My spinning wheel itself is so wonderful to use. It was made for me specifically in 1993, and has some features unique to this wheel.


Art-earnative Life Farm Blog or Vlog 365

Day 22 of 365 Blog or Vlog

Some progress on the gardening!

I planted a number of grow bags a few weeks ago, and they are doing well.  A dozen more grow bags and a few pots are ready to get planted.

The main reason that I am doing grow bags and pots is simply that I don’t have any decent soil on the property. It’s all sandstone gravel. While I’m thankful that our rains will not turn our growing area into a quagmire, it makes gardening harder.

The rabbit cages all need to get cleaned. This will get mixed with soil and some aged compost. Rabbit manure is not “hot”, so it can get used directly in the garden.

I have quite a bit of vegetables I still want to plant, and the fiber and dye plants need some more general areas.

I did plant a half-dozen “Three Sisters” groupings in some tires south of the camper trailer. The big part here was to keep anyone from parking there out of sight of the house. It’s also an experiment.

I’ve never tried “Three Sisters” before. Corn to provide support for beans to climb, beans to provide nitrogen, and squash to shade the ground and conserve moisture.

I probably wildly over-planted the tires, but there is quite a bit of space for the squash vines to run.

I planted  winter squashes – Blue Hubbard, Striped Cushaw, and Pie Pumpkin. Beans included Vermont Cranberry, Jacob’s Cattle, and Lima beans. The corn is a heritage type sweet corn that was unlabeled in my storage. I’m hoping it’s a red corn, but I’ll be happy with what I get..

Art-earnative Life Farm Blog or Vlog 365

Day 21 of 365 Blog or Vlog

I’ve got a lot of ground to make up here!

I got 27 chicks from Murray McMurray Hatchery two weeks ago . I’d ordered 25 of their Heavy assorted straight run. It was 5 each of several of their heavy breeds, and they included 2 “extra” chicks.

McMurray got hit with the avian flu, losing an entire barn of rare breeds the week before mine were due to hatch. The Brahma chicks I was hoping to see in the assortment got held back by the hatchery to rebuild their breeding flocks. When I watched their update videos, you could see that they were just shattered by the loss.

Oddly, I am actually more confident ordering from McMurray when I see how much they care about this. The transparency of their updates and strong health practices are a big part of this, but the fact that they care is the most important part of my confidence.

Blog or Vlog 365 Recovering Health and Fitness

Day 20 of 365 Blog or Vlog

Updating from older blog. While this is a re-run in some respects, this does apply to recovering health.

Do you start the day with a mental or written list of things that need to be accomplished and then beat yourself up when you don’t get a quarter of them done?

Do phrases like “over-ambition and under-application” “lazy” and “poor planning” come to mind?

What if part of the problem is that your energy and physical ability are not up to the kind of production you really feel that you should be able to do? How can this be overcome?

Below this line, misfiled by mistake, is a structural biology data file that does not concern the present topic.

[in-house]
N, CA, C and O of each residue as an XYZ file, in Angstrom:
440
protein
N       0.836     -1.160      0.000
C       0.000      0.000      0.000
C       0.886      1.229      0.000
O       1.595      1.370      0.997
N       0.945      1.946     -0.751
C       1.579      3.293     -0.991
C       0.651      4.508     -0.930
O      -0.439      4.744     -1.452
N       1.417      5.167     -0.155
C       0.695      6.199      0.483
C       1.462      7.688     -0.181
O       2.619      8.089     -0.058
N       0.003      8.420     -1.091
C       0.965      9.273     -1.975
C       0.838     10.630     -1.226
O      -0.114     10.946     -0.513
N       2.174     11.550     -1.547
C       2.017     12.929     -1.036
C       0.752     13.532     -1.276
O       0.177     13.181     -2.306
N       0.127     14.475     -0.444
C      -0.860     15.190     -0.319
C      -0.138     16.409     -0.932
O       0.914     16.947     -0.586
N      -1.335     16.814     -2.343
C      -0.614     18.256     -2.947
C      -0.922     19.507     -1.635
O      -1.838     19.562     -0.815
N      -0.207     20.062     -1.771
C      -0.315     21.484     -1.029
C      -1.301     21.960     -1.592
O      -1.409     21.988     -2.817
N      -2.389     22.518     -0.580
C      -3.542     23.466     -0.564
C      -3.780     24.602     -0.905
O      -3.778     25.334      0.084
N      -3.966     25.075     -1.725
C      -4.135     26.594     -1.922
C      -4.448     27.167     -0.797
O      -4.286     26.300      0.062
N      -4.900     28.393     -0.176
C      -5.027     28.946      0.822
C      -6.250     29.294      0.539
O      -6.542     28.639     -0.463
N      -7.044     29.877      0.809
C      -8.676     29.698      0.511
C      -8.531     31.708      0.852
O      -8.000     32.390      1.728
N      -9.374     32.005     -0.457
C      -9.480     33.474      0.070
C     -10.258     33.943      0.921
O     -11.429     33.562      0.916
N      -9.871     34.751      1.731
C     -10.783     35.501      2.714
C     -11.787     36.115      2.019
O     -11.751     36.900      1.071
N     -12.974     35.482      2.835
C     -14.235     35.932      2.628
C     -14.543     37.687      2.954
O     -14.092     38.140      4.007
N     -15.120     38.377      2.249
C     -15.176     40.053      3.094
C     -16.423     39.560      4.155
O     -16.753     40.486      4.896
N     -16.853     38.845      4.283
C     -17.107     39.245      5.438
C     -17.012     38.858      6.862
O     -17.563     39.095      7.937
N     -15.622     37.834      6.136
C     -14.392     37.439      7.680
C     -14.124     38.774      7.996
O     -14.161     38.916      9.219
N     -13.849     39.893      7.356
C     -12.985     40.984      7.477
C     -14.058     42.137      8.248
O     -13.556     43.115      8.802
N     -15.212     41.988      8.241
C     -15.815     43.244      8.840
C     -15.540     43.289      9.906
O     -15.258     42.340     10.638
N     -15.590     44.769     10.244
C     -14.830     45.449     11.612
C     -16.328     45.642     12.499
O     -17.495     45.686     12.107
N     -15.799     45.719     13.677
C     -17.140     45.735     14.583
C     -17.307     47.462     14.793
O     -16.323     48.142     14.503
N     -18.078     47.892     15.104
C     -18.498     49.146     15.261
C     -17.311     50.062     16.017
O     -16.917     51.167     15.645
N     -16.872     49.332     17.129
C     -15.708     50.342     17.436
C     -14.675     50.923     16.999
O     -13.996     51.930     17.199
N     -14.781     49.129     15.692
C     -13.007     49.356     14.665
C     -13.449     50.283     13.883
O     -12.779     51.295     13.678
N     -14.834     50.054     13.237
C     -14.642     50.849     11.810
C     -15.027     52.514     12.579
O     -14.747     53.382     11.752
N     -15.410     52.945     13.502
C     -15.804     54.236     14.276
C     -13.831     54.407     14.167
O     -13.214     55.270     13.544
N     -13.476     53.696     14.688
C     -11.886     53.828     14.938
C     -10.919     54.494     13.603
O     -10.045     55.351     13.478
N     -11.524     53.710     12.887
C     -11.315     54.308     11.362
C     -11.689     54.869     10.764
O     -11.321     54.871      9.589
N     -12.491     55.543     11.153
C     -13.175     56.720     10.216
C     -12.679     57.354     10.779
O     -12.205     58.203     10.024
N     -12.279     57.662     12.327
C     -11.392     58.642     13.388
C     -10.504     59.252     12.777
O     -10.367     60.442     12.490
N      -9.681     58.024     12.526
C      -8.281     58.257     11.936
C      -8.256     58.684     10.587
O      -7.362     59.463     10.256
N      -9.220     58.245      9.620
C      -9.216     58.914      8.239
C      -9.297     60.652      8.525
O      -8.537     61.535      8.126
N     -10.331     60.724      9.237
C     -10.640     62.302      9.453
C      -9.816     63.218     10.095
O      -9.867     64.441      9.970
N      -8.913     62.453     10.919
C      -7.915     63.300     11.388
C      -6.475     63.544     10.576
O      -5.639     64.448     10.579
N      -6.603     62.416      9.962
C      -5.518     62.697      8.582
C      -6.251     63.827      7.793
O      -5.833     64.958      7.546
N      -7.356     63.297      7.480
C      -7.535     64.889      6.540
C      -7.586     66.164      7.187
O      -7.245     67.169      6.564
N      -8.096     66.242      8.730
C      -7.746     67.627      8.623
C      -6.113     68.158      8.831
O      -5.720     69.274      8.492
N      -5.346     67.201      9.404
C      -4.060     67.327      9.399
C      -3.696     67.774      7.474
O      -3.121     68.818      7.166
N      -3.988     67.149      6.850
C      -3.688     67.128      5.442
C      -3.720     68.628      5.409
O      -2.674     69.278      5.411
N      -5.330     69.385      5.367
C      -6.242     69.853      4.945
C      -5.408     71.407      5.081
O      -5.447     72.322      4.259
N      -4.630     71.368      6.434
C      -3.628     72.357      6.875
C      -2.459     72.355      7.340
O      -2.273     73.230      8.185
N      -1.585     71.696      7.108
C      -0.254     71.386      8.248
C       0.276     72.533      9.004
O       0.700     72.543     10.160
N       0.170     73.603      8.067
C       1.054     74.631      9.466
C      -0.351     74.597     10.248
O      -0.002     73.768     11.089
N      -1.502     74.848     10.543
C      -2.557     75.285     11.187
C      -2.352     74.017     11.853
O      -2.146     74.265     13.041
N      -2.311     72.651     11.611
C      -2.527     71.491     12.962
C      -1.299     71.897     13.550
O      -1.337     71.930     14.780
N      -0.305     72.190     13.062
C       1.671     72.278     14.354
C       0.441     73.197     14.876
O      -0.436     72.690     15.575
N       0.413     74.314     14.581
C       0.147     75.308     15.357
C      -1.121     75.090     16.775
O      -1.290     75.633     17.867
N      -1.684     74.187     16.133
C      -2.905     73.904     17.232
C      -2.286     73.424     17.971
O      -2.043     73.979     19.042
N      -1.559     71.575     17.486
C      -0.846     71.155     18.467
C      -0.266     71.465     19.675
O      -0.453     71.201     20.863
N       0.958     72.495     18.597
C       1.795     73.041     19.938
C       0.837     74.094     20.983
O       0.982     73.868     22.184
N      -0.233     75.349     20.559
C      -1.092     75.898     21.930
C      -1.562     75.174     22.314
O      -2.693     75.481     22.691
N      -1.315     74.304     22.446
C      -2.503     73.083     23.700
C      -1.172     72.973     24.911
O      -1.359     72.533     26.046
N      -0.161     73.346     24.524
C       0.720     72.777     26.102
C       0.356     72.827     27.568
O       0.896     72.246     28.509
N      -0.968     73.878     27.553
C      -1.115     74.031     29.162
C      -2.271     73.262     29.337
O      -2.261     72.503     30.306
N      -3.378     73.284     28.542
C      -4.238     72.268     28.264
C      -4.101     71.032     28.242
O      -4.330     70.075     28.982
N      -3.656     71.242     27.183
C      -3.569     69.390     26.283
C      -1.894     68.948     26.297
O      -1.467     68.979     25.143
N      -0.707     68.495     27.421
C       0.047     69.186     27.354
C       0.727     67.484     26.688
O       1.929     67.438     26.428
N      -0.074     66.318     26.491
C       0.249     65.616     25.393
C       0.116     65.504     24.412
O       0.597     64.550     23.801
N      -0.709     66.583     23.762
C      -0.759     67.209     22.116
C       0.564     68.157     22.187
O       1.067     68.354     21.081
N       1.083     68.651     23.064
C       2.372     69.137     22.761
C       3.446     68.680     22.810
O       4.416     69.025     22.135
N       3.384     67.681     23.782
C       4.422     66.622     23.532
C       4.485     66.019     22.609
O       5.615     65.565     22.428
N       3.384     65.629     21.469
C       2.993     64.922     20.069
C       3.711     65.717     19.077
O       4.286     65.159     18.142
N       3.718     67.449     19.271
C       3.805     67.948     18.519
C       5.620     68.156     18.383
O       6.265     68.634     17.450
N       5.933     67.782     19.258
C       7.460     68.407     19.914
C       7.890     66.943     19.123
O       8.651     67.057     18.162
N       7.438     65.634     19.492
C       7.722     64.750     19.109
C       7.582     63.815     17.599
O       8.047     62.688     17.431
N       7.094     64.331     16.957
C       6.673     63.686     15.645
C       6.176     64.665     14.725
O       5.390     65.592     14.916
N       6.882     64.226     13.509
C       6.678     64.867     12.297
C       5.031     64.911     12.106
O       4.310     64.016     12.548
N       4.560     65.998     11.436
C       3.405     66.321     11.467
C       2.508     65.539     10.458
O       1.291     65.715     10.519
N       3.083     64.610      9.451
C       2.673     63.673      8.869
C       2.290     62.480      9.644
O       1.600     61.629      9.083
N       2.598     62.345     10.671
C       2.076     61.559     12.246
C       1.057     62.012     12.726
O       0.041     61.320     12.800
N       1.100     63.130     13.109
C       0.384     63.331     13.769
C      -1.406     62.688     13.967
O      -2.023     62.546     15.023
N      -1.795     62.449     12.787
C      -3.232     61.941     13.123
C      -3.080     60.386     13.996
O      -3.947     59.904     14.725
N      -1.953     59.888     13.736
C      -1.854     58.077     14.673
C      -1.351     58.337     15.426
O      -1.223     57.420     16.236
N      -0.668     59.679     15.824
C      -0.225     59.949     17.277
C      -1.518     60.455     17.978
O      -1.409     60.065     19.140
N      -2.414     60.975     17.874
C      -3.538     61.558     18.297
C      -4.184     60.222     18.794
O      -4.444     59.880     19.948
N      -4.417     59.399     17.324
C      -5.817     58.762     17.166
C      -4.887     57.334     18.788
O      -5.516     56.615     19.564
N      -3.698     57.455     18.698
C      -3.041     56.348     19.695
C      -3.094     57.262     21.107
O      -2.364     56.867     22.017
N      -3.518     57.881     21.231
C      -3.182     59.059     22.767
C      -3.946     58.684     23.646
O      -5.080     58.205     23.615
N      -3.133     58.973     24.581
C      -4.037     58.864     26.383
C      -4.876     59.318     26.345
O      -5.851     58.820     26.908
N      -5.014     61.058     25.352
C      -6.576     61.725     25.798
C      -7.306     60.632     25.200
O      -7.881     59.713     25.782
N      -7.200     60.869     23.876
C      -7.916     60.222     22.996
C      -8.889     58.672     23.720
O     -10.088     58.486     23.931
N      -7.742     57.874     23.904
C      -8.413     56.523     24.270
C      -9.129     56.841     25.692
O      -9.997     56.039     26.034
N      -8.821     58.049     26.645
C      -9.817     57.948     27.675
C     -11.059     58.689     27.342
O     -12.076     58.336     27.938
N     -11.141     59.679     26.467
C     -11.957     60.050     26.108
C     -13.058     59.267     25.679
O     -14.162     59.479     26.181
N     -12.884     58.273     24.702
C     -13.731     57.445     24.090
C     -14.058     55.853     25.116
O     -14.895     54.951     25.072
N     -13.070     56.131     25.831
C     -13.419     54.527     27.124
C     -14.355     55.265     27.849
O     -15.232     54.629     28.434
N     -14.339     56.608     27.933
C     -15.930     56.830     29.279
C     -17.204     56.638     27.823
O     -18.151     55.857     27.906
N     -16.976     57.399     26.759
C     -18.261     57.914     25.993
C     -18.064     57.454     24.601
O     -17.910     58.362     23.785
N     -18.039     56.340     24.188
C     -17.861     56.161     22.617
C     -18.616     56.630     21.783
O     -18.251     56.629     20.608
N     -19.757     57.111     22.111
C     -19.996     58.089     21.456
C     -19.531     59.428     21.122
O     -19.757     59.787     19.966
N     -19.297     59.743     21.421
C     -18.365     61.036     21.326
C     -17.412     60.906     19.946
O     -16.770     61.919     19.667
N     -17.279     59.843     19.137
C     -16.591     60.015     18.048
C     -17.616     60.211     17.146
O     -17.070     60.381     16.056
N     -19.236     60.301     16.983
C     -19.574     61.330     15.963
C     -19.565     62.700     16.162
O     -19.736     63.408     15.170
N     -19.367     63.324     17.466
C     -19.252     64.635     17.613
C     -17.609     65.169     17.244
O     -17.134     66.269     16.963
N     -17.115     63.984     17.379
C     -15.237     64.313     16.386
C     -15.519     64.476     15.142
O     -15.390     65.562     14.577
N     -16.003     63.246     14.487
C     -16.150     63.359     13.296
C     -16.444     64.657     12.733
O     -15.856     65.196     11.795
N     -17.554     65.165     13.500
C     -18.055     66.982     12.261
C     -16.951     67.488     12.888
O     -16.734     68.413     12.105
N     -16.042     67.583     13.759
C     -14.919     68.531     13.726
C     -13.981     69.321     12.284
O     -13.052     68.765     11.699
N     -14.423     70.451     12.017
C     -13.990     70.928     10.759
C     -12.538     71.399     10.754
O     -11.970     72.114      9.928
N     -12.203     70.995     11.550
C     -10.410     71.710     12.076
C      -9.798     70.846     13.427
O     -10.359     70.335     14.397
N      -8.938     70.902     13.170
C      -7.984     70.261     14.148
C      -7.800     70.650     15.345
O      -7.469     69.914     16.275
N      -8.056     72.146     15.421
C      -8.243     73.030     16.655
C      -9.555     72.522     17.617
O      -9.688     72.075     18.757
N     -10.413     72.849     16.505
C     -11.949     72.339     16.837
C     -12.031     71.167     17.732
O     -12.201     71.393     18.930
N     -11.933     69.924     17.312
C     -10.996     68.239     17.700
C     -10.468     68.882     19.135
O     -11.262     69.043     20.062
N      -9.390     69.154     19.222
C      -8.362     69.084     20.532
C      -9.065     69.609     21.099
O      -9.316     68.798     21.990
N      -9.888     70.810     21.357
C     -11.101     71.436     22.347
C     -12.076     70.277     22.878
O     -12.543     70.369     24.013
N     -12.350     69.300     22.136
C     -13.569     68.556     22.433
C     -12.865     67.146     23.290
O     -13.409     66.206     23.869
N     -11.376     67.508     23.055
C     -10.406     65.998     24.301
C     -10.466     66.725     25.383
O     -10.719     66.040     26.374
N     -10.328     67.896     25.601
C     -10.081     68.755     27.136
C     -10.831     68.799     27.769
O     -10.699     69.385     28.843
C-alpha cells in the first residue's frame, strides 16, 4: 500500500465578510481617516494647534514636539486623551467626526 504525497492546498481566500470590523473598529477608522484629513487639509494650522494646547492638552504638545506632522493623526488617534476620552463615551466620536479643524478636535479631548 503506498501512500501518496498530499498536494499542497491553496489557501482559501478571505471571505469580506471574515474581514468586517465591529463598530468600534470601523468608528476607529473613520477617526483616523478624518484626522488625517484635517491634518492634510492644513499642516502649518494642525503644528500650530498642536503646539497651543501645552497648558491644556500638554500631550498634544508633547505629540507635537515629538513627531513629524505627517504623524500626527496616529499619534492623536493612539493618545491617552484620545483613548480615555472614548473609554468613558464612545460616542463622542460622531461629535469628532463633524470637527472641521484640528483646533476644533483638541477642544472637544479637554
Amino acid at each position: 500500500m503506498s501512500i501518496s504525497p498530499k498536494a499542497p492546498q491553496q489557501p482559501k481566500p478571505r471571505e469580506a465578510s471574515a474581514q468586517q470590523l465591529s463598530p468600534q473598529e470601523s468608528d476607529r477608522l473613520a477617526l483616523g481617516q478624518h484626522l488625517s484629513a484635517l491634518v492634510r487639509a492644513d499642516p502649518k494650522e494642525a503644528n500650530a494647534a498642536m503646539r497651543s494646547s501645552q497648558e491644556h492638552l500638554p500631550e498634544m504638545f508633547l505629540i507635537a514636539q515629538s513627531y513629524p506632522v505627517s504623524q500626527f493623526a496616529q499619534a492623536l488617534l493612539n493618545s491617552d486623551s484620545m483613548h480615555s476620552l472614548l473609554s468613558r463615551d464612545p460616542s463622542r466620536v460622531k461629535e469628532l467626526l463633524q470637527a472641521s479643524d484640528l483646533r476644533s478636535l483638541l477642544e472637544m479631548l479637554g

Simply making shorter To-Do lists when this leaves out projects that truly need to be done is not a good answer. You may feel better at getting the abbreviated list complete, but you may end up with a sink over-flowing with dirty dishes, the car breaking down because it hadn’t gotten maintained, or an empty larder when the storm of the century rolls in and you hadn’t done the grocery shopping.

Recognizing that we really are able, competent, motivated beings is really the first step to fixing what is off. If you weren’t really able, competent and motivated, you wouldn’t feel anything wrong about not getting things done. ( You also would be unlikely to be reading this, but that’s another topic.)

The best answer is also the longer-term one: Get your energy and physical state into a higher condition, able to zip though your days and leave successes in your wake. We’ll leave that alone for the moment and address things that can be done right now. Today.

Here’s a starting exercise. Take out paper and pen and write everything you need to do. Work, Home, Personal care, School, Church, Outdoors, whatever. List it all. Need to shave your legs? Put it down. Move the furniture from the larger bedroom so you can set up a home office? Write that down. Need to call the electrician to wire the new office first? Make sure that’s on there. Someone left trash in the yard that needs to be picked up? Likewise.

Now we’ll take the list and categorize and prioritize.

First: YOU. Your hairdresser appointment, sleep time, shaving your legs, study time, reading a novel, exercise time.

There is a very valid reason this begins with you. If you don’t have enough sleep, feel disheveled, frazzled, and unprepared, none of the rest will get accomplished.

Second: YOUR FAMILY. Keeping the family going does require attention and action. Get the dishes done, the living room cleaned, get the groceries, etc. If there are youngsters, remember that they need to be given ways to help. Delegate chores as possible.

Third: WORK Need to remind the boss that equipment needs repair or replacement? Do so. A project needs to get done this week? Be doing your work when you are supposed to be doing your work. If you’ve put the first two in order, this is much, much easier to keep in mind.

Then add School, Church, Outdoors, any other categories you’ve created for yourself.

You may feel more organized right now and try running things on priority basis for awhile and see how that works for you.

A bit more organization may be helpful in some cases. Make up lists that have to be repeated – daily, weekly – various computer calendar tools are really helpful here.